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Cerebral oxygenation during skin-to-skin care in preterm infants not receiving respiratory support
  1. Laila Lorenz1,2,
  2. Adriana Marulli1,3,
  3. Jennifer A Dawson1,3,4,
  4. Louise S Owen1,3,4,
  5. Brett J Manley1,3,
  6. Susan M Donath3,4,
  7. Peter G Davis1,3,4,
  8. C Omar F Kamlin1,3,4
  1. 1Newborn Research Centre and Neonatal Services, The Royal Women's Hospital, Melbourne, Australia
  2. 2Department of Neonatology, University Children's Hospital of Tübingen, Tübingen, Germany
  3. 3University of Melbourne, Melbourne, Australia
  4. 4Murdoch Childrens Research Institute, Melbourne, Australia
  1. Correspondence to Dr Laila Lorenz, Newborn Research Centre, The Royal Women's Hospital, Locked Bag 300, Grattan St & Flemington Road, Parkville VIC 3052, Australia; laila.lorenz{at}thewomens.org.au

Abstract

Objective Skin-to-skin care (SSC) has proven benefits in preterm infants, but increased hypoxic and bradycardic events have been reported. This may make clinicians hesitant to recommend SSC as standard care. We hypothesised that regional cerebral oxygenation (rStO2) measured with near infrared spectroscopy is not worse during SSC compared with standard incubator care.

Design Prospective, observational, non-inferiority study.

Setting Single tertiary perinatal centre in Australia.

Patients Forty preterm infants (median (IQR) 30.6 (29.1-31.7) weeks' gestation) not receiving respiratory support were studied on day 14 (8-38).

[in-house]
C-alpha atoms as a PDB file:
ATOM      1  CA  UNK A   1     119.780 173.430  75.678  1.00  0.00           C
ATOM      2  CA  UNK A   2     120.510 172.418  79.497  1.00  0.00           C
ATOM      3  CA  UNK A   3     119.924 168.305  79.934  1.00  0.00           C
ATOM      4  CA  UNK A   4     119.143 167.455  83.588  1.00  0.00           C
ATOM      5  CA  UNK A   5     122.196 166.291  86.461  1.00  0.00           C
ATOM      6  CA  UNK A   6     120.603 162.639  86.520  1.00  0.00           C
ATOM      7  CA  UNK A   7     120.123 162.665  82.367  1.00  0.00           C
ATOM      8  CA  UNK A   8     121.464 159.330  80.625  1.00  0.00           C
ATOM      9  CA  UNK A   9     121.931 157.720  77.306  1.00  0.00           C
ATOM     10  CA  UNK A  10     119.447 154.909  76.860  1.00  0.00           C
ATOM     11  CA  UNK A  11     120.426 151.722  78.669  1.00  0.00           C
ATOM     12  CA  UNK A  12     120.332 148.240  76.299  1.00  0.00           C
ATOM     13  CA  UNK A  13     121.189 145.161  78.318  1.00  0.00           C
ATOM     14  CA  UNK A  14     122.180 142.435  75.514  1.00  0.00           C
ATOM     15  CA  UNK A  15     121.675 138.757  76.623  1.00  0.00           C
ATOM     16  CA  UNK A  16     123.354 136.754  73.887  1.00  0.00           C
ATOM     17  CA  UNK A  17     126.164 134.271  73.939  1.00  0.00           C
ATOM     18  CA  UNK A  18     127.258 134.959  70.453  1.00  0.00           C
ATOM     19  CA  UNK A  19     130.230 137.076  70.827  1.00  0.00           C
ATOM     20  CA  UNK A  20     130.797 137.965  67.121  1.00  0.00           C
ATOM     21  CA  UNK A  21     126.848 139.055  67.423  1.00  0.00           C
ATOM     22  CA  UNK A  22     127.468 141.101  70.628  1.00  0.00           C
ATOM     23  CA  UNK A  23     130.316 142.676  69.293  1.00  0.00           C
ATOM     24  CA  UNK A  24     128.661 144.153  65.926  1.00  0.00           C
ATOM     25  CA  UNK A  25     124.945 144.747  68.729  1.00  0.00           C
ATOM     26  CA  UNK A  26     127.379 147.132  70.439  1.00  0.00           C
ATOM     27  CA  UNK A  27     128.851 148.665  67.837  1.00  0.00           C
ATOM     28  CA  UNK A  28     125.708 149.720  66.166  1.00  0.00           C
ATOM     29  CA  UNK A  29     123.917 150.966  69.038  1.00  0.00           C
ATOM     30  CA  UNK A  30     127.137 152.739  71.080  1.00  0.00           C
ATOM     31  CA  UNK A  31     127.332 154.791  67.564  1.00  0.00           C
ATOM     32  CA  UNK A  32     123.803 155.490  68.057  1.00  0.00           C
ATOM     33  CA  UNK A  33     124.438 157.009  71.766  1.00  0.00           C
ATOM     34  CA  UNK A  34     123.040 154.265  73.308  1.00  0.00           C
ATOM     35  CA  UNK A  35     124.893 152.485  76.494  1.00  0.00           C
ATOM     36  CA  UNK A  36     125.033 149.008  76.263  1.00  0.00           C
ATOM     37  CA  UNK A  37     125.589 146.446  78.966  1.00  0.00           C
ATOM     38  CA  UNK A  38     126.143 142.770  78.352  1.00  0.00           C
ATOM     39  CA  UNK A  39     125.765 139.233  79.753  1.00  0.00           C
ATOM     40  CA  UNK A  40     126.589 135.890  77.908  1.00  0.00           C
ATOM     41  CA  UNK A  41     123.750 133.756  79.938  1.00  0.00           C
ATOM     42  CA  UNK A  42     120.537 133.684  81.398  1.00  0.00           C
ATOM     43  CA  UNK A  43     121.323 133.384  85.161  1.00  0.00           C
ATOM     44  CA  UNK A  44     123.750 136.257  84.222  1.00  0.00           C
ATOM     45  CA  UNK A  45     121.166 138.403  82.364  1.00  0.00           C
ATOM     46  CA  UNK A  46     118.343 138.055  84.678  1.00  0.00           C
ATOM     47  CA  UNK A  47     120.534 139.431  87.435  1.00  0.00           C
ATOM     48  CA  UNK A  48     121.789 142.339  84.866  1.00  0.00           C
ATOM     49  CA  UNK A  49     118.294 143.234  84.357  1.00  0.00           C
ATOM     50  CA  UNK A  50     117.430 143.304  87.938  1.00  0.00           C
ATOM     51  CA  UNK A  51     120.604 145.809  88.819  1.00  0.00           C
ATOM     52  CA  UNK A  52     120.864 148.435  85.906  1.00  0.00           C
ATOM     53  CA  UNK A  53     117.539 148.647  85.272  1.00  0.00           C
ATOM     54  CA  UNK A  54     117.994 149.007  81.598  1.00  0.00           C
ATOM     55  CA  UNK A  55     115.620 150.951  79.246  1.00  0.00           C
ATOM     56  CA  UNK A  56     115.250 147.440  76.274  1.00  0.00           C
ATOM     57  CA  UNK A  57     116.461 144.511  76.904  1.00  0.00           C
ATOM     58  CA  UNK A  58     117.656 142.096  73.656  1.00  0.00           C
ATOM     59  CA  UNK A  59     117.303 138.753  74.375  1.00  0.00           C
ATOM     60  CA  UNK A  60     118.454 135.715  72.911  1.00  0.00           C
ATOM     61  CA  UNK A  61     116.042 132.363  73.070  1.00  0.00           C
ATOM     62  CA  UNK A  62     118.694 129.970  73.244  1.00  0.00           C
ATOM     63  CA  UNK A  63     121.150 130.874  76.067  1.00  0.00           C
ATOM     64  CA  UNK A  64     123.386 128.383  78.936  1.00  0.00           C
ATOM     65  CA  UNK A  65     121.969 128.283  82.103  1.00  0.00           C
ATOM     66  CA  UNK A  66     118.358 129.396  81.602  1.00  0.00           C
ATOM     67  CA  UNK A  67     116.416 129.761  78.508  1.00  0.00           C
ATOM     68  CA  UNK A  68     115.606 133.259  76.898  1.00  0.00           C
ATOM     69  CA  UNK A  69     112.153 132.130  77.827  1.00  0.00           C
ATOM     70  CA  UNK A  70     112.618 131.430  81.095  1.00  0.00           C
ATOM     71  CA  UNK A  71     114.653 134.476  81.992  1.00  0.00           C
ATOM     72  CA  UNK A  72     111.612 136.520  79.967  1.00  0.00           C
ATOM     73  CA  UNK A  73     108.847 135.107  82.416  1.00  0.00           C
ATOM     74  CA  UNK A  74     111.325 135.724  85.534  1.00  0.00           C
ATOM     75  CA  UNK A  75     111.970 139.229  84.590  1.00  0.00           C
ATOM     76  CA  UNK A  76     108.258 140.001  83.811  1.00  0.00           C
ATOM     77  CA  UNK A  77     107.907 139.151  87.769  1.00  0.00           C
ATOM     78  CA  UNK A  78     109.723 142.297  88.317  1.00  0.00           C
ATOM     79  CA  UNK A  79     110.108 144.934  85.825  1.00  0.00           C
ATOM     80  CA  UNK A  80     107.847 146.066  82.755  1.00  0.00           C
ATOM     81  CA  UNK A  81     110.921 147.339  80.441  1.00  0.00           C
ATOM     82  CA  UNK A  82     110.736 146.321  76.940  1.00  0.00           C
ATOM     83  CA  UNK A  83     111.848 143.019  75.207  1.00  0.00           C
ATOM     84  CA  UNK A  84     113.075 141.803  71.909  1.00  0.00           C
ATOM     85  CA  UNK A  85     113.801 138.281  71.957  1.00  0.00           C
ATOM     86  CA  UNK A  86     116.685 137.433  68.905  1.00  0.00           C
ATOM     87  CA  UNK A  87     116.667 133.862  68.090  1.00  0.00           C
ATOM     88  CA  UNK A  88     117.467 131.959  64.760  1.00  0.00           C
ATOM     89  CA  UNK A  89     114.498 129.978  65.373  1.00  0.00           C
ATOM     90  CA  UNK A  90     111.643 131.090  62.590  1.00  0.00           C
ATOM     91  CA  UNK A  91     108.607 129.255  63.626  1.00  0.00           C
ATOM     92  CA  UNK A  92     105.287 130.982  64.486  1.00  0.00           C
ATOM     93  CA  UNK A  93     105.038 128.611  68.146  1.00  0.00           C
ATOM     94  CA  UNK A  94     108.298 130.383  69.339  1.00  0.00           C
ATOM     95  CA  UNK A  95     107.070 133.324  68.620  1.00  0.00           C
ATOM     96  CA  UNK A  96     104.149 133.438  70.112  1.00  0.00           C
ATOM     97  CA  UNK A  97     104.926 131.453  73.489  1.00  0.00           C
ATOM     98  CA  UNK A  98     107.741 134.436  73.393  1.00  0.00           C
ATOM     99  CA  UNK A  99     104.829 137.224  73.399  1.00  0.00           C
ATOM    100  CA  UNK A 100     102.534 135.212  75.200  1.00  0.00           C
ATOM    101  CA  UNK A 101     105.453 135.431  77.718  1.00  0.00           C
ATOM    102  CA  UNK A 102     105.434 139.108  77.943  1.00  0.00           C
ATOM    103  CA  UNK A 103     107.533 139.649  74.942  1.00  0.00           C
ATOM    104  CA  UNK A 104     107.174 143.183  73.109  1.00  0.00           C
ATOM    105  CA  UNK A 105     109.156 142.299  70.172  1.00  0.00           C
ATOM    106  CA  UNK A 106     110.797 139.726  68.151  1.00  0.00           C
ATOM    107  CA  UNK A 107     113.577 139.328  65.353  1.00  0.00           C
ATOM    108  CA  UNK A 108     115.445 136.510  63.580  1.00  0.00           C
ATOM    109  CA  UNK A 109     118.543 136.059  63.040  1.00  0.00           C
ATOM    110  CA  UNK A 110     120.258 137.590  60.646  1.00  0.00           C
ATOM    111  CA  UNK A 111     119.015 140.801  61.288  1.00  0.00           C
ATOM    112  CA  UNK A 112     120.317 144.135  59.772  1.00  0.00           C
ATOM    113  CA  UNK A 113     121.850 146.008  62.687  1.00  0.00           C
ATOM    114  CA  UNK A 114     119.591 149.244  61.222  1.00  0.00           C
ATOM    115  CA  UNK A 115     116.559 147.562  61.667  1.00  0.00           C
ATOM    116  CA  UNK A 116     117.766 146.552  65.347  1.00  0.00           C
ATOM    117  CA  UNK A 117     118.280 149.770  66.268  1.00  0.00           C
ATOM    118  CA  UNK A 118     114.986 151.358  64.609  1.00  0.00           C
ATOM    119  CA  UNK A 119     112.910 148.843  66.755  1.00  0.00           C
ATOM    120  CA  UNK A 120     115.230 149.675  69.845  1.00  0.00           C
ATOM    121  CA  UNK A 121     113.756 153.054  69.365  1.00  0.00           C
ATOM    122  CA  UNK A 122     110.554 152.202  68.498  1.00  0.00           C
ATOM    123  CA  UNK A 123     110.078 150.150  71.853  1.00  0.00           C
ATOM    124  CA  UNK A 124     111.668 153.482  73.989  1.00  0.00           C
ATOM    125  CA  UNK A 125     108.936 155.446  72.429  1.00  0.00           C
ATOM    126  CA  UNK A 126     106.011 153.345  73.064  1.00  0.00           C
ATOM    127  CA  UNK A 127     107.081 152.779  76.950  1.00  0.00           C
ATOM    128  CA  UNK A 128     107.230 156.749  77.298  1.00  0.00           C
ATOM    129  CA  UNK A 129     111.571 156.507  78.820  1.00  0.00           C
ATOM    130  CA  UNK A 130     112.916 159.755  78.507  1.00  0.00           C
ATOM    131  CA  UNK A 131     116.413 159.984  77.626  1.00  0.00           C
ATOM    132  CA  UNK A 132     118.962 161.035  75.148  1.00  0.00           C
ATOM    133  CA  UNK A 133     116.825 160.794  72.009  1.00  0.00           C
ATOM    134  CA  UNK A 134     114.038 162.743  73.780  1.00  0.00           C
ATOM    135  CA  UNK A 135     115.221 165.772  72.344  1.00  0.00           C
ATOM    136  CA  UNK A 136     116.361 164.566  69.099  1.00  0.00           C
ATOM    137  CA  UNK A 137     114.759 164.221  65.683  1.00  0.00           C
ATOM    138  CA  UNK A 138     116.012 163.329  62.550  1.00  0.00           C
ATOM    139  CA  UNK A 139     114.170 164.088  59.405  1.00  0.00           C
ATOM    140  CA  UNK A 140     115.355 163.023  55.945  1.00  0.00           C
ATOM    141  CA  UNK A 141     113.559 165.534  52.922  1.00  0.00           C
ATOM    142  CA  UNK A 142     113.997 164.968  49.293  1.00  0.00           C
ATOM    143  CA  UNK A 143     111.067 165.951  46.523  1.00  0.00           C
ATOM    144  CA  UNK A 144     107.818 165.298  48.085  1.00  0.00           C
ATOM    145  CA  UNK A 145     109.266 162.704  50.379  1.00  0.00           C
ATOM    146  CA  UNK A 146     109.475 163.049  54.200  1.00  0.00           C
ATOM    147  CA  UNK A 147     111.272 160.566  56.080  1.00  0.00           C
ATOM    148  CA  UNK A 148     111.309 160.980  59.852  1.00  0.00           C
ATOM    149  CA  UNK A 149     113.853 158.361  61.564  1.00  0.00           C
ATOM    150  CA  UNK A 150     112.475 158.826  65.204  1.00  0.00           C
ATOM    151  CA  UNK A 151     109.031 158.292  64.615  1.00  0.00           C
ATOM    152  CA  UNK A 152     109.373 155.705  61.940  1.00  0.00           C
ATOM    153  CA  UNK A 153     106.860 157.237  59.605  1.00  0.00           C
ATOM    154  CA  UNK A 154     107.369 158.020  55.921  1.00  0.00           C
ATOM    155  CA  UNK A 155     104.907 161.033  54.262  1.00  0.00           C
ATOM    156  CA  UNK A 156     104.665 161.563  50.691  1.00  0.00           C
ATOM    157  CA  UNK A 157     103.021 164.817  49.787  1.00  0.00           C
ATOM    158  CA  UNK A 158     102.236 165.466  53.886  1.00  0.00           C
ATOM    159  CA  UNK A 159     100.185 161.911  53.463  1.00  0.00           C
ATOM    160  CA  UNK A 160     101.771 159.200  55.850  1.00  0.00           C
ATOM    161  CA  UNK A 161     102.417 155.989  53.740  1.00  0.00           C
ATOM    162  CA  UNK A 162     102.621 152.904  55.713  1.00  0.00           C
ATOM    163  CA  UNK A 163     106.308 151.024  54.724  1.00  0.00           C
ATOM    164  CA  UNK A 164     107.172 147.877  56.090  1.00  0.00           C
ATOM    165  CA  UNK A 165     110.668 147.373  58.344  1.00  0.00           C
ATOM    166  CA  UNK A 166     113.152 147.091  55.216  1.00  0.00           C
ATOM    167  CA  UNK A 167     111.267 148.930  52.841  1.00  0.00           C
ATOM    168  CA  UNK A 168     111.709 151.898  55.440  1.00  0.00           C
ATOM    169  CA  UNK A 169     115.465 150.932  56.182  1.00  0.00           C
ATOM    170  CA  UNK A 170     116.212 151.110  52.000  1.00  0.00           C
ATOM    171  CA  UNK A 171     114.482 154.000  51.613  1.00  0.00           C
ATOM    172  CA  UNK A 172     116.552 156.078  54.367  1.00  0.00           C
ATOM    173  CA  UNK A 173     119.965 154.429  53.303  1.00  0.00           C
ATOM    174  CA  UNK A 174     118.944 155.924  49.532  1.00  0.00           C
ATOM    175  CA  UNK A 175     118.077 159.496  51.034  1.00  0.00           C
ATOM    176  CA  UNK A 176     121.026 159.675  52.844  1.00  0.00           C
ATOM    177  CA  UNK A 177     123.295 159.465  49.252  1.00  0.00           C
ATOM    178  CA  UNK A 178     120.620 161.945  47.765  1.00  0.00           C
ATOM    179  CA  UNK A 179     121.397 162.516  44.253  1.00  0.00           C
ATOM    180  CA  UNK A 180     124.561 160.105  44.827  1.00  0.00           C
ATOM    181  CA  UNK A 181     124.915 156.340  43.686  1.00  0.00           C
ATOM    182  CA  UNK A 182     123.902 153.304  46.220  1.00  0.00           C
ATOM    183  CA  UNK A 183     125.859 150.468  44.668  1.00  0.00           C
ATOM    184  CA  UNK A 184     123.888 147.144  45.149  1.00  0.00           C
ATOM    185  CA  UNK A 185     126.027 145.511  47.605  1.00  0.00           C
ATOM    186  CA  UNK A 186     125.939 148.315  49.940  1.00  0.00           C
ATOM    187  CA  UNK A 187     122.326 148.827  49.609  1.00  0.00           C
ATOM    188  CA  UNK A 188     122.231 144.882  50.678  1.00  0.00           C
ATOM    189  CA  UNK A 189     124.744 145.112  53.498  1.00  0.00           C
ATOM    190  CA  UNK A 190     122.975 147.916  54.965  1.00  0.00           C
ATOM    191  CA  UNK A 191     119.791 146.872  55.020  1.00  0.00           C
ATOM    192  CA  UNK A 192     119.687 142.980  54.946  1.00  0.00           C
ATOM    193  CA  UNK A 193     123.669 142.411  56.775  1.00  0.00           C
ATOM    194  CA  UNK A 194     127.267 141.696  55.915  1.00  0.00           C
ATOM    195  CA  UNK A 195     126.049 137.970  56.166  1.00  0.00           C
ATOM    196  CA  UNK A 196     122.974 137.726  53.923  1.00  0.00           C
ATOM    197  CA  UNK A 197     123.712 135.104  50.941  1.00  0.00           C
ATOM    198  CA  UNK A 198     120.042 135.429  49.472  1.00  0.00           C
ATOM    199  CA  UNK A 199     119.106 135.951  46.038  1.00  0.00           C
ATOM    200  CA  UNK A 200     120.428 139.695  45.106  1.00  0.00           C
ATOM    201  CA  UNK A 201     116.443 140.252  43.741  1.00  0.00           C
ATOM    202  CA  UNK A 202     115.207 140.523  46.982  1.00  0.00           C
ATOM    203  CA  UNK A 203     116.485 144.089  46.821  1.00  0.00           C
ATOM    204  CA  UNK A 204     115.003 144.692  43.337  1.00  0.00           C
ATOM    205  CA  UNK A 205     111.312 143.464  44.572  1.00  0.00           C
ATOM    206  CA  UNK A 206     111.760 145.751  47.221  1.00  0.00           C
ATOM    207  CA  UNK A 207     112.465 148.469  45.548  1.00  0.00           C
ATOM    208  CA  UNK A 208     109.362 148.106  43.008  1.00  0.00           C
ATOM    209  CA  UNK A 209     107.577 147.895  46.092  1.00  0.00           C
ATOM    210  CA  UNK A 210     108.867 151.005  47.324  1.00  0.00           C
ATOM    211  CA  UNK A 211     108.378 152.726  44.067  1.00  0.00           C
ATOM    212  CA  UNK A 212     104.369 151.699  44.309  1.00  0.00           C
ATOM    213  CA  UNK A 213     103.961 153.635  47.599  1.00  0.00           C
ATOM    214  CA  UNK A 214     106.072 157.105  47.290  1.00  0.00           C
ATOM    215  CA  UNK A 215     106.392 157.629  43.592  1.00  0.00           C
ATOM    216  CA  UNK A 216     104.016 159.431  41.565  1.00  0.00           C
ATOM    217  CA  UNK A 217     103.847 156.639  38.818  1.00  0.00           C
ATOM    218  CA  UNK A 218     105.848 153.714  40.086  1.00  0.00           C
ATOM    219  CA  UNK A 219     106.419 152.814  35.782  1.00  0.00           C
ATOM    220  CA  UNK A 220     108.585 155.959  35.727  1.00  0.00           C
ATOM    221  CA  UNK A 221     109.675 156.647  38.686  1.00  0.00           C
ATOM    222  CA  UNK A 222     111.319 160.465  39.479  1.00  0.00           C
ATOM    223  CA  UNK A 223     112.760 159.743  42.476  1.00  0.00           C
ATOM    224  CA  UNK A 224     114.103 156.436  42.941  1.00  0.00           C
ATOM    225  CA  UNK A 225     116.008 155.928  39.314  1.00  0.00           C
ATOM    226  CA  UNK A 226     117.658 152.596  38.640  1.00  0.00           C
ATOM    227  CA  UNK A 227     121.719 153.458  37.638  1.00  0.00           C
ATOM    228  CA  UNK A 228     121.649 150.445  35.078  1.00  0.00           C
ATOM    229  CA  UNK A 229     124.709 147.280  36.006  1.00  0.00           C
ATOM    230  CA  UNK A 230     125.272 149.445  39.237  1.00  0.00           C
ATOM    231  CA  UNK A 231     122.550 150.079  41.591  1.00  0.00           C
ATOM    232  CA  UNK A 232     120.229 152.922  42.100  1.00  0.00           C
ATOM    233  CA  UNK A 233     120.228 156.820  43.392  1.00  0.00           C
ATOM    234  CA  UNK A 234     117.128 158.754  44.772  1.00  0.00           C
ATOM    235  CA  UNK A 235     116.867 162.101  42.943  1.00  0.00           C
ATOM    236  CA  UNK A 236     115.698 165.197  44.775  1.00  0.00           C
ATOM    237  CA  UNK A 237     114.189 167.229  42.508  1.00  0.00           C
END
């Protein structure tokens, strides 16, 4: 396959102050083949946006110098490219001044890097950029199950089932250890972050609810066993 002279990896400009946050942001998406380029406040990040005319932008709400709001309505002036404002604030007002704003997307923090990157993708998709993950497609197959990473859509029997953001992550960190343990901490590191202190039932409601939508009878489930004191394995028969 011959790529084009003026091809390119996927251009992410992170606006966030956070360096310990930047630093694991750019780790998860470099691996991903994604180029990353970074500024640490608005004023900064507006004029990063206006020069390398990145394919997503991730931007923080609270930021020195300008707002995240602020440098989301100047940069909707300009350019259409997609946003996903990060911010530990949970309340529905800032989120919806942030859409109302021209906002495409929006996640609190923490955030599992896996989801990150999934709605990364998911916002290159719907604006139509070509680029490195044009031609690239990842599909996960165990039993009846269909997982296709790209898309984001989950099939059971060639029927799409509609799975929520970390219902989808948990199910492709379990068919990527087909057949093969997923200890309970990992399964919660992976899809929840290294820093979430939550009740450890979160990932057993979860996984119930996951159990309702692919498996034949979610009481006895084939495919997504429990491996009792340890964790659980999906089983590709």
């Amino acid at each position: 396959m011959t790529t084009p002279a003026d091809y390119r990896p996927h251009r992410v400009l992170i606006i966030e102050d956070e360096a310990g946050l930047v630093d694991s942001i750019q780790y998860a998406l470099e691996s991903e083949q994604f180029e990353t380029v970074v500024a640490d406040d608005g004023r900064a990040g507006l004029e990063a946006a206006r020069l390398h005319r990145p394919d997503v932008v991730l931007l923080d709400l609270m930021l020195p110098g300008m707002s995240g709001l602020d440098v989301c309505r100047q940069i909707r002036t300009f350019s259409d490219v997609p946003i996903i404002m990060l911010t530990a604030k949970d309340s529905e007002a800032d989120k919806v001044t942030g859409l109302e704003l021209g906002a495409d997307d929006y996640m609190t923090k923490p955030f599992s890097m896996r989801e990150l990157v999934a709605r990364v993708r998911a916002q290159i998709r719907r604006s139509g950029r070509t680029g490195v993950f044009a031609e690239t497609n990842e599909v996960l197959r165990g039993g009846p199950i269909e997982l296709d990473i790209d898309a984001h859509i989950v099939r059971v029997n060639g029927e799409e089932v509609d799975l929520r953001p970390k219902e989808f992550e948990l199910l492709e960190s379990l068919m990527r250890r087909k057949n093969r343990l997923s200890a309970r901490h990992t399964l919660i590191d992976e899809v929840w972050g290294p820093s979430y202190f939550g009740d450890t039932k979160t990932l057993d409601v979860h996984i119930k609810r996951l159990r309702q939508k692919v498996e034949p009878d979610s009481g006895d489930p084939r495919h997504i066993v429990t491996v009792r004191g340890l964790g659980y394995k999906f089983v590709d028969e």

Interventions Recordings during 90 min of incubator care, followed by 90 min of SSC. Each infant acted as their own control and caregivers were blinded to the rStO2 measurements.

Main outcome measures The primary outcome was the mean difference in rStO2 between SSC and incubator care. The prespecified margin of non-inferiority was 1.5%. Secondary outcomes included heart rate (HR), peripheral oxygen saturation (SpO2), time in quiet sleep, temperature and hypoxic (SpO2 <80% for >5 s) or bradycardic events (HR <80 bpm for >5 s) and time spent in cerebral hypoxia (rStO2<55%) and hyperoxia (rStO2>85%).

Results Mean (SD) rStO2 was lower during SSC compared with incubator care: 73.6 (6.0)% vs 74.8 (4.6)%, mean difference (95% CI) 1.3 (2.2 to 0.4)%. HR was 5 bpm higher, SpO2 1% lower and time in quiet sleep 24% longer during SSC. Little evidence of a difference was observed in temperature. The number of hypoxic or bradycardic events as well as the proportion of time spent in cerebral hypoxia and hyperoxia was very low in both periods.

Conclusions Mean rStO2 was marginally lower during SSC without observed differences in hypoxic or bardycardic events but an increase in time spent in quiet sleep.

Trial registration number This trial is linked to Australian New Zealand Clinical Trials Registry: identifier 12616000240448. It was registered pre-results.

  • cerebral oxygenation
  • near-infrared spectroscopy
  • skin-to-skin
  • preterm
  • respiratory support

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Footnotes

  • Contributors LL, AM, JAD, LSO, BJM, SMD, PGD and COFK substantially contributed to the conception or design of the work, the acquisition, analysis or interpretation of data.

  • Funding Research fellowship from the German Research Society (DFG-grant nr. LO 2162/1-1) and TÜFFHabilitation Support (2459-0-0) for Dr Laila Lorenz. NHMRC funding Prof Peter G Davis (App ID 1059111), Dr C Omar F Kamlin (App ID 1073533), Dr L Owen (App1090678), Dr Brett Manley (App 1088279), NHMRC program grant for P.G.R,C.O.F.K, J.A.D., NHMRC CRE (App 1060733) Australia.

  • Competing interests None declared.

  • Ethics approval The Humen Research and Ethics Committee at the Royal Women's Hopsital in Melbourne.

  • Provenance and peer review Not commissioned; externally peer reviewed.

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